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Hovercraft Pilot Found Having Consumed Excess Alcohol

being a master of a hovercraft having consumed excess alcohol


Hovercraft Pilot Found Three Times Over the Legal Alcohol Limit


Richard Pease, who was controlling the hovercraft between Portsmouth and the Isle of Wight, complained about feeling unwell, and so another crew member was forced to take over the craft, which was carrying 36 passengers.


After the journey, Richard Pease was breathalysed, and it was discovered that in 100ml of breath, he had had 96 micrograms of alcohol, nearly three times the legal limit of 35 micrograms.


Pease pleaded guilty to one charge of being a master of a hovercraft having consumed excess alcohol.


A spokesperson of the hovercraft company said, “Hovertravel has reviewed their robust procedures and concluded they were implemented successfully on the day.


“This ensured that any risk to health and safety was mitigated.


“Regular training and a clear understanding of our safety procedures gave our crew the confidence to react appropriately to the situation.”




Pilot Arrested For Drink Driving / Drink Flying



Pilot Arrested For Drink-driving Flybe Plane


Just minutes before a Flybe plane was scheduled to take off from Newquay Airport in Cornwall to London Gatwick, a 48 year-old pilot from Crediton, Devon was escorted off the plane after suspicions that he was under the influence of alcohol.


Passengers were told that the pilot was feeling ‘unwell’ and they faced long delays, many missing connections due to the fact the flight was cancelled.


A Flybe spokesman said: “Flybe can confirm that one of its pilots volunteered to help the police with their inquiries at Newquay Airport.


“The airline is not able to comment further while the police investigation is taking place.”


For pilots, air crew and air traffic controllers the alcohol limit is 20mg per 100ml of blood. The drink drive limit in the UK for motorists is 80mg per 100ml of blood.


This effectively equates to around half a pint of beer and is virtually zero tolerance. The government are considering reducing the limit for drink driving to 50mg per 100ml of blood. During the discussions there were some suggestions that there should be a zero limit but in practical terms this wouldn’t work because peoples bodies naturally produce alcohol.


For more details about how we cab help if you have been charged with Drink Driving got to our Drink Driving page.



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We would like to thank Alex Moore, who joined us for work experience recently, for this blog post.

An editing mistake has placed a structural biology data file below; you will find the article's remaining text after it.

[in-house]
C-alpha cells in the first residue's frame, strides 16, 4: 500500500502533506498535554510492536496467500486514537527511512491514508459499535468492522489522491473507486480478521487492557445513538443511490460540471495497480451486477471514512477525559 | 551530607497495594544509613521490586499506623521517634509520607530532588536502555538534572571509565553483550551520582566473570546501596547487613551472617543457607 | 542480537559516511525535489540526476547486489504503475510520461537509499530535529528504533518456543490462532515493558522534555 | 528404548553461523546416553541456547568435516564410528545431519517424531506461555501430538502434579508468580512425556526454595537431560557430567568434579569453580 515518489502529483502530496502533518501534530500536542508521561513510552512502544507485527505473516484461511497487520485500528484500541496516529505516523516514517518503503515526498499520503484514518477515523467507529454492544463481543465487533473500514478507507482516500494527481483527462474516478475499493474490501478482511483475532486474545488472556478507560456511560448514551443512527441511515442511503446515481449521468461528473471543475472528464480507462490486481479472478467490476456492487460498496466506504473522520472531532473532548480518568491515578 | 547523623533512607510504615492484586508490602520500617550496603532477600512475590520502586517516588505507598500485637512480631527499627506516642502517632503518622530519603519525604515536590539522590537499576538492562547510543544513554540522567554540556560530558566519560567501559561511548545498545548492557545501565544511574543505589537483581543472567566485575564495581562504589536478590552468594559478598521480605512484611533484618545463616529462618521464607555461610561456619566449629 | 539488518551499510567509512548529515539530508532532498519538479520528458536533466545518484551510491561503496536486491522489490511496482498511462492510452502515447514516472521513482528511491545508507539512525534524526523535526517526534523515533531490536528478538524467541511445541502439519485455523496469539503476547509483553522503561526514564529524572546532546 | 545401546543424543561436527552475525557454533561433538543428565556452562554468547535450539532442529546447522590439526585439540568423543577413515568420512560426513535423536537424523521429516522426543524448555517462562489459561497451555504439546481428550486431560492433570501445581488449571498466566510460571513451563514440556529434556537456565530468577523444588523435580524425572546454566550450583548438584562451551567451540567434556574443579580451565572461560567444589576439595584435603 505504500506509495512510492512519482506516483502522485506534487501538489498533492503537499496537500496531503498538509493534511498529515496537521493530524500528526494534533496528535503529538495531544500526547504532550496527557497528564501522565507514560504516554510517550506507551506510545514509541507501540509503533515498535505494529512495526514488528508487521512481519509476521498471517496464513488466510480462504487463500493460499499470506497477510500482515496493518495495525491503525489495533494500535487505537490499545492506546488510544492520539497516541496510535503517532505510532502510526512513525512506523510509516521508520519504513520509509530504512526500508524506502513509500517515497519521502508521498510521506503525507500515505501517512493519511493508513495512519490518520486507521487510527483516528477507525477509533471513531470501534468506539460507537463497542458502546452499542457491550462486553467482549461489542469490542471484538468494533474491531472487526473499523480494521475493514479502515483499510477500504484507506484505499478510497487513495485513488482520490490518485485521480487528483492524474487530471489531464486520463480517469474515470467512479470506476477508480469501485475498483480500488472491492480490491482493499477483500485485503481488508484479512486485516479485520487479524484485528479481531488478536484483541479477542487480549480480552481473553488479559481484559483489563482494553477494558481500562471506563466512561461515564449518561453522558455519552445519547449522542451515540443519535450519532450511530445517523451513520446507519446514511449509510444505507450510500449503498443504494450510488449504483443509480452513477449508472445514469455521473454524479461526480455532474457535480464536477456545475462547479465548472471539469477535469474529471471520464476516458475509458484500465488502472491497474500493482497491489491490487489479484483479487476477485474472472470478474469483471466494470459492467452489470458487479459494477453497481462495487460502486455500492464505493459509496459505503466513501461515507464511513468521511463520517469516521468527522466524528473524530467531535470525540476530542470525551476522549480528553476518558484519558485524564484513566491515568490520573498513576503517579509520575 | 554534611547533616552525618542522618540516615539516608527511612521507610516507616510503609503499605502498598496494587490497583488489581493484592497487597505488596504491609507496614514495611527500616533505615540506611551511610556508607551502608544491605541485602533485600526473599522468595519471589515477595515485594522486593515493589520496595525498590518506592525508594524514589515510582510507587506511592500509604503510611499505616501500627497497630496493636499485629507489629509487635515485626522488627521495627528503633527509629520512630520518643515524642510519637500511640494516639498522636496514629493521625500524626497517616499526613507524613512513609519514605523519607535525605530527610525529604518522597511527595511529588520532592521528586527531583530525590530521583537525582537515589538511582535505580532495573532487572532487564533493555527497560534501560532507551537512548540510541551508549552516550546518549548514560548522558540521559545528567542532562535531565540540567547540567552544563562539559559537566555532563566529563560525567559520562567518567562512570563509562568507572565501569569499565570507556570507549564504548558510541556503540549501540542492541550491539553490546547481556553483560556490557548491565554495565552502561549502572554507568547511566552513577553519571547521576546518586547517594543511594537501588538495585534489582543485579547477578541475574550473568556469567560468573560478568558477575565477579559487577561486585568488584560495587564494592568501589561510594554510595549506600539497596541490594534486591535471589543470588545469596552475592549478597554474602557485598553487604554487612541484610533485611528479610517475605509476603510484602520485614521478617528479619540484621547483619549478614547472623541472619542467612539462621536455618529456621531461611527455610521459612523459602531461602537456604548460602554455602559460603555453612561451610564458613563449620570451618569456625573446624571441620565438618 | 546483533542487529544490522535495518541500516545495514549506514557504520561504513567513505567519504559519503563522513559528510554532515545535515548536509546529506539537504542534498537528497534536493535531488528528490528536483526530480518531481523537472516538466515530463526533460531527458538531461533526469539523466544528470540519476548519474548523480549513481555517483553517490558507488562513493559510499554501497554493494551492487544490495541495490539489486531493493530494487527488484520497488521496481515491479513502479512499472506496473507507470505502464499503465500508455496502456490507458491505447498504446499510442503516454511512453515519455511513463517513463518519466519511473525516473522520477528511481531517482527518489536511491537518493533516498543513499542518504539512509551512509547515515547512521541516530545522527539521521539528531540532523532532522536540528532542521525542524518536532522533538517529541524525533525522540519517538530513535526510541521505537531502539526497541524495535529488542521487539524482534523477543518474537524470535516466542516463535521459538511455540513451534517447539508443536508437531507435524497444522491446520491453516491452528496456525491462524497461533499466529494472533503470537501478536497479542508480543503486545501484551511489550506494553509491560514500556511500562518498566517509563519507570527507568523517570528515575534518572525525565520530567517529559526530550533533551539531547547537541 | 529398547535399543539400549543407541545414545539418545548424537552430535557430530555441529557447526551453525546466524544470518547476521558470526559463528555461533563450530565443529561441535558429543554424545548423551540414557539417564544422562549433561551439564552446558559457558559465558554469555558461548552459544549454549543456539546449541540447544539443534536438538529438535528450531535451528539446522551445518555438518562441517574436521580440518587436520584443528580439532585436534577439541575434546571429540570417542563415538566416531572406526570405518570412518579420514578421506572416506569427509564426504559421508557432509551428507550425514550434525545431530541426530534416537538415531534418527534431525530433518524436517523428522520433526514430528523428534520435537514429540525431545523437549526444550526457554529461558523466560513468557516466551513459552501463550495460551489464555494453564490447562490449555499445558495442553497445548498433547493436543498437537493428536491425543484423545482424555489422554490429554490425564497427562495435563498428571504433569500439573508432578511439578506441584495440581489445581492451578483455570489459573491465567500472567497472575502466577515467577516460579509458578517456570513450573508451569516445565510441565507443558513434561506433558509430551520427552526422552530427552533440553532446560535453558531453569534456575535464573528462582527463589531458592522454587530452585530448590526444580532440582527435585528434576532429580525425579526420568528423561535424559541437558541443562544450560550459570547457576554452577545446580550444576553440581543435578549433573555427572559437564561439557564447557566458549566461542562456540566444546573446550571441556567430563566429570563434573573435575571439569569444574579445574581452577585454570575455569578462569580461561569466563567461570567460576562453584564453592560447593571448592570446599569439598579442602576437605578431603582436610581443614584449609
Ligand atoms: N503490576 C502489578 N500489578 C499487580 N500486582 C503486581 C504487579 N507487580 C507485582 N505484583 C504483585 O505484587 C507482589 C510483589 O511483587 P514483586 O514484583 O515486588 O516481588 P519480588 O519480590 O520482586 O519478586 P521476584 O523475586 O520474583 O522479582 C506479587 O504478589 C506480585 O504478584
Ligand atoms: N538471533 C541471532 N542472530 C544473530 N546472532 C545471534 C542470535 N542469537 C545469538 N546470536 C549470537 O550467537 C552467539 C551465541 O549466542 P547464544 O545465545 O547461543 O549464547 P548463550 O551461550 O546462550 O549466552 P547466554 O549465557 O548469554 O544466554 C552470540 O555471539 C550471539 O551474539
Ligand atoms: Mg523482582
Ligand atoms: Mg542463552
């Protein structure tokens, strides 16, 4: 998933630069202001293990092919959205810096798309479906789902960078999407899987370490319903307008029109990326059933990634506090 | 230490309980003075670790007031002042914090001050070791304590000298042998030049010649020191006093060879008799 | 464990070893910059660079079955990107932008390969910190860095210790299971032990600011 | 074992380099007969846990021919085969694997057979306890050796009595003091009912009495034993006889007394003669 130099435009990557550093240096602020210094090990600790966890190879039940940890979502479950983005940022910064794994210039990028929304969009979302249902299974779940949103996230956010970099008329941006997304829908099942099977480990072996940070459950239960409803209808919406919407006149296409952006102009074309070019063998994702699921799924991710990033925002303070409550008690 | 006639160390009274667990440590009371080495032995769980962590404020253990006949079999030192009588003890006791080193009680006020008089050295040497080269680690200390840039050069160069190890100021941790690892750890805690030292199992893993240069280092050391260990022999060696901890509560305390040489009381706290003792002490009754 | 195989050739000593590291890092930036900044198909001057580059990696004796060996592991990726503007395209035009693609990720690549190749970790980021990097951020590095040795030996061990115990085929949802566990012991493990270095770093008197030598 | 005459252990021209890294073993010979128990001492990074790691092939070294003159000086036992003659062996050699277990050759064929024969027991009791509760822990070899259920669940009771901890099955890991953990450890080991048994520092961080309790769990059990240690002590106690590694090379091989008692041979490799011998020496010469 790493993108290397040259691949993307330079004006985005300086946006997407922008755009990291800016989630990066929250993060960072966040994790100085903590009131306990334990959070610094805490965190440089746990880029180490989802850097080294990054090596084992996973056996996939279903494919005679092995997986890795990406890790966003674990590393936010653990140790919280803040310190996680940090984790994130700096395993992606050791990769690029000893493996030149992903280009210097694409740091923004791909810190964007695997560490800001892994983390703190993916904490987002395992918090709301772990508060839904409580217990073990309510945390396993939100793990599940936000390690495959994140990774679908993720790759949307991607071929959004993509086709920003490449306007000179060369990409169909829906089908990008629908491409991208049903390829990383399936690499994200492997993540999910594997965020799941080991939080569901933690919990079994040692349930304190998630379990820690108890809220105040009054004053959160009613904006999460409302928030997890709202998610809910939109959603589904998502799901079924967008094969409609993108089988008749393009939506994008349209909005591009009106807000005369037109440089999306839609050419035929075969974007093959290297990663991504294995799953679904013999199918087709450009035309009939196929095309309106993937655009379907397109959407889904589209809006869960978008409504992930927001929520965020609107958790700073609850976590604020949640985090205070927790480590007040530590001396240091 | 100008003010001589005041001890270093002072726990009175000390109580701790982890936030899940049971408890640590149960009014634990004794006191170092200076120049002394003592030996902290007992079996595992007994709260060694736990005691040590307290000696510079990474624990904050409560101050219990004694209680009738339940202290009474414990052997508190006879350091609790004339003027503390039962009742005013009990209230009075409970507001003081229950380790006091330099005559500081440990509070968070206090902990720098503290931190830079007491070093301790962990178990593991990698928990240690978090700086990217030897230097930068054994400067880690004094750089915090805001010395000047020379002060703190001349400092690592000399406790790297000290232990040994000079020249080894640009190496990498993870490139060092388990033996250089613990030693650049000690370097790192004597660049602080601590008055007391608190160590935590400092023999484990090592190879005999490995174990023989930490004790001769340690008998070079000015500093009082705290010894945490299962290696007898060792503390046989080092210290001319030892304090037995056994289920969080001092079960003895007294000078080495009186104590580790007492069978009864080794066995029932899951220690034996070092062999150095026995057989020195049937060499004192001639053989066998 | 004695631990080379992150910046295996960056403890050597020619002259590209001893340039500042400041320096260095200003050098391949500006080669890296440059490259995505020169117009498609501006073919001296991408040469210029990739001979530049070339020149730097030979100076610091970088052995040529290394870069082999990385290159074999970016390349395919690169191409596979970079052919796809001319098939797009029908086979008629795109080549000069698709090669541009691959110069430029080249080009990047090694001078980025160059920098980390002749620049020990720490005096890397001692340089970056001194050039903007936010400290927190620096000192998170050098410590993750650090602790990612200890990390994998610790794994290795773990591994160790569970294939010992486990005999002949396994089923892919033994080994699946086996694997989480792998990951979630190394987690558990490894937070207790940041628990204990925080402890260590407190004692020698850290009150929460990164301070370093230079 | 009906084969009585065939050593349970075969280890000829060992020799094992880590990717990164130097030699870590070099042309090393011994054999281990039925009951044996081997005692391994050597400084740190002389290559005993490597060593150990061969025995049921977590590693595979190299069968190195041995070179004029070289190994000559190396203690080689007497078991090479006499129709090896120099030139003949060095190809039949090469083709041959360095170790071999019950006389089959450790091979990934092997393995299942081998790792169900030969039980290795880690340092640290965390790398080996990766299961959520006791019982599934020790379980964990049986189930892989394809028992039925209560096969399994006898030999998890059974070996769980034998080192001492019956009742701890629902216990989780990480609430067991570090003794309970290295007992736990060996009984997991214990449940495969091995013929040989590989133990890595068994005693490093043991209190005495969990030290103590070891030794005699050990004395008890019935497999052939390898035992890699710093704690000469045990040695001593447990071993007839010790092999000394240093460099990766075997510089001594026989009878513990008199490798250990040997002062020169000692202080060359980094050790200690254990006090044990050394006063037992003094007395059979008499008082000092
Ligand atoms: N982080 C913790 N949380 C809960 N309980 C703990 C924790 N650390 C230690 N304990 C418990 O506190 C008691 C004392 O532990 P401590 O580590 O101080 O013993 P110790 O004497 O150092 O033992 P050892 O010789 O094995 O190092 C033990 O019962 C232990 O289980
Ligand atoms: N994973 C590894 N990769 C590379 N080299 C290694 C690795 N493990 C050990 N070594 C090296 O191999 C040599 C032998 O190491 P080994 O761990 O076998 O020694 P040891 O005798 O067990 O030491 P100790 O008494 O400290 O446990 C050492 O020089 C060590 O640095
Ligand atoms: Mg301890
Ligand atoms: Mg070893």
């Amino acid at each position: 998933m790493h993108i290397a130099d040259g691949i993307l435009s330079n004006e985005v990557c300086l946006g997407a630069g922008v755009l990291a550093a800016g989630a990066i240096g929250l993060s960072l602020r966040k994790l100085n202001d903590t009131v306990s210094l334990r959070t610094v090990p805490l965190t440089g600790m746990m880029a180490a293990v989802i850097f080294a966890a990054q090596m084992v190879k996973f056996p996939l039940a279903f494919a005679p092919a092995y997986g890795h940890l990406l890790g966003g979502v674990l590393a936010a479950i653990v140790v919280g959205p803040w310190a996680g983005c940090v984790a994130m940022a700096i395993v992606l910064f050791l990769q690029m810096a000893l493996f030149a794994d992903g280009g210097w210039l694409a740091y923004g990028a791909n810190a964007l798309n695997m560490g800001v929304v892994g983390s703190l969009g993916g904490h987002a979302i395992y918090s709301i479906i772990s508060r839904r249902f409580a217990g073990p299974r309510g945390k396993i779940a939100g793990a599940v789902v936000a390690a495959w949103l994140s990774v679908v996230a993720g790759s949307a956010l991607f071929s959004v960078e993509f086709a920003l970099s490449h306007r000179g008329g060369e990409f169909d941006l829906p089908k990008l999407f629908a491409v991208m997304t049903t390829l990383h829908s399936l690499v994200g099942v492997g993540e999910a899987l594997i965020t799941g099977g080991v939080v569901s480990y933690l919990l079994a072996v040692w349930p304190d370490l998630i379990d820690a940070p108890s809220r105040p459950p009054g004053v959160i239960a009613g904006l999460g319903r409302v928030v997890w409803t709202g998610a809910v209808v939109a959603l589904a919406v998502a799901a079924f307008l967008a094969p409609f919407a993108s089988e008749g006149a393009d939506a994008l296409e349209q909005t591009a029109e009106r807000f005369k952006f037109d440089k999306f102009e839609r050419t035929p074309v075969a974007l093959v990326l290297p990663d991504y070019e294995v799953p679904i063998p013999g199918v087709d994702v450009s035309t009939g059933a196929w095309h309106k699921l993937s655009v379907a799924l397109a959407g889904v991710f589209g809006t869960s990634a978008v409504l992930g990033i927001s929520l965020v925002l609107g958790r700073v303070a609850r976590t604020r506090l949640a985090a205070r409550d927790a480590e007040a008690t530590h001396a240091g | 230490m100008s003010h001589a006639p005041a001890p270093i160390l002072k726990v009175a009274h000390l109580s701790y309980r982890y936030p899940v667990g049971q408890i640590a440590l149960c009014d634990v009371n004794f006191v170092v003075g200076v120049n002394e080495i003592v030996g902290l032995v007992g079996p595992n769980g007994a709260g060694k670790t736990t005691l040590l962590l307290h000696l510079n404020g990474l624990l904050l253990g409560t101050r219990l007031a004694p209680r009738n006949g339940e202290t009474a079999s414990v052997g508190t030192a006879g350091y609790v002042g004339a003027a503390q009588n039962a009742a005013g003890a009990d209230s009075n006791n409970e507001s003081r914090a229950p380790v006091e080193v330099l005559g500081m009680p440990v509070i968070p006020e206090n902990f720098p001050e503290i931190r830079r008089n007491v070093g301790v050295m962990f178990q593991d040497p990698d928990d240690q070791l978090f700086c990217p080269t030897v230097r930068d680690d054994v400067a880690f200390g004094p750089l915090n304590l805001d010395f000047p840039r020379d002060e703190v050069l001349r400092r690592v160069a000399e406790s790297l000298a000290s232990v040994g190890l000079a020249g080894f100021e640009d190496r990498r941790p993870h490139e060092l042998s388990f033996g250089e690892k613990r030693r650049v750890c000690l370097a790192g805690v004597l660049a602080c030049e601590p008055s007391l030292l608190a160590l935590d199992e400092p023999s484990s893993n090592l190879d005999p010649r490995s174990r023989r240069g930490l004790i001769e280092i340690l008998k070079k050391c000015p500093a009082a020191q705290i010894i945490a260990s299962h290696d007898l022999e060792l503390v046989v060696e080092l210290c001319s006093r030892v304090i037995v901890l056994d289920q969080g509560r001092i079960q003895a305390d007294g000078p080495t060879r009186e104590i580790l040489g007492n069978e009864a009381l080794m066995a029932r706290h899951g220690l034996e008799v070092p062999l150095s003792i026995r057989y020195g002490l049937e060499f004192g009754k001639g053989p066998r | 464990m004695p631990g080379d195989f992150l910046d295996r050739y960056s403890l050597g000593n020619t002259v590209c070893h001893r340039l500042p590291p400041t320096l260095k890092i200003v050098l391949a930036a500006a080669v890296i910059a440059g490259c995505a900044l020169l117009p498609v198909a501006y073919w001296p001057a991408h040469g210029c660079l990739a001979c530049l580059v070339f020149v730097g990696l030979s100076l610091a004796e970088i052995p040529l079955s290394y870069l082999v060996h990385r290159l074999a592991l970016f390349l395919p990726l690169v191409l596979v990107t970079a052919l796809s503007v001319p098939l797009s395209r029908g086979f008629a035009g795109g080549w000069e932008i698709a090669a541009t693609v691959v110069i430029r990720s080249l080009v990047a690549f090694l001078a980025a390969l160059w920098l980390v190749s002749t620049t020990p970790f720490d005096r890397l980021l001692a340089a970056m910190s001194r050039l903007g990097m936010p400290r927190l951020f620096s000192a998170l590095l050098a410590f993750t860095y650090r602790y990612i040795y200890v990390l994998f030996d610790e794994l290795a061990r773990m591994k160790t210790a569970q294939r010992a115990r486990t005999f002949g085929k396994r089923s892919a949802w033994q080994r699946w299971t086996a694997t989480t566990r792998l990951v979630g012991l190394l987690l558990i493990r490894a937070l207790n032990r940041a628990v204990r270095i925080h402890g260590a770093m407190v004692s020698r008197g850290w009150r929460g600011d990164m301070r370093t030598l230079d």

This Mitigation Helped Client Get Minimum Ban For Drink Driving Case in Worksop Magistrates’ Court

When Elaine Morley first approached us for help, it was not herself she was worried about. She told us she had been charged with a drink driving offence, on a breath-alcohol reading of 64mg, but that she had only driven after receiving a call from her distraught partner asking for a lift home.


Elaine explained to us that she had been at home, enjoying a drink of wine with her evening meal, when she received a call from her partner saying his organised lift had been cancelled without any warning. Before we could ask why an alternative method of transport had not been arranged instead, Elaine informed us that her partner has multiple serious health issues, including a severe visual impairment, and that he had essentially been left stranded in a poorly-lit and isolated rural location. When she received his call, she told us, she just reacted without thinking of the consequences. Her partner was very upset, she explained, and worried for his safety. He did not realise she had been drinking and she did not tell him this.


After taking a full and detailed statement from Elaine, together with plenty of background information regarding her partner’s health issues, we appointed one of our tried and trusted barristers to represent her at the hearing at Worksop Magistrates’ Court. Having discussed with Elaine her possible sentence according to the Magistrates’ Sentencing Guidelines, she said she was hoping for a disqualification of around 17 months, which is the lowest disqualification period for the second category (breath-alcohol readings between 60mg and 89mg).


We were delighted to take the call from the barrister, after Elaine’s hearing, informing us that the District Judge had been so moved by Elaine’s story that a disqualification of just 12 months – the minimum possible – had been imposed. The drink drive rehabilitation course had also been offered, completion of which will reduce the disqualification period by 3 months.


When we spoke to Elaine after the hearing, she was delighted. As she told us at the very beginning, her concern was always for her partner, and the impact her disqualification would have on his life. The District Judge recognised this as a valid concern, used her discretion and sentenced accordingly.


For more details on Drink driving see our Drink Driving page.



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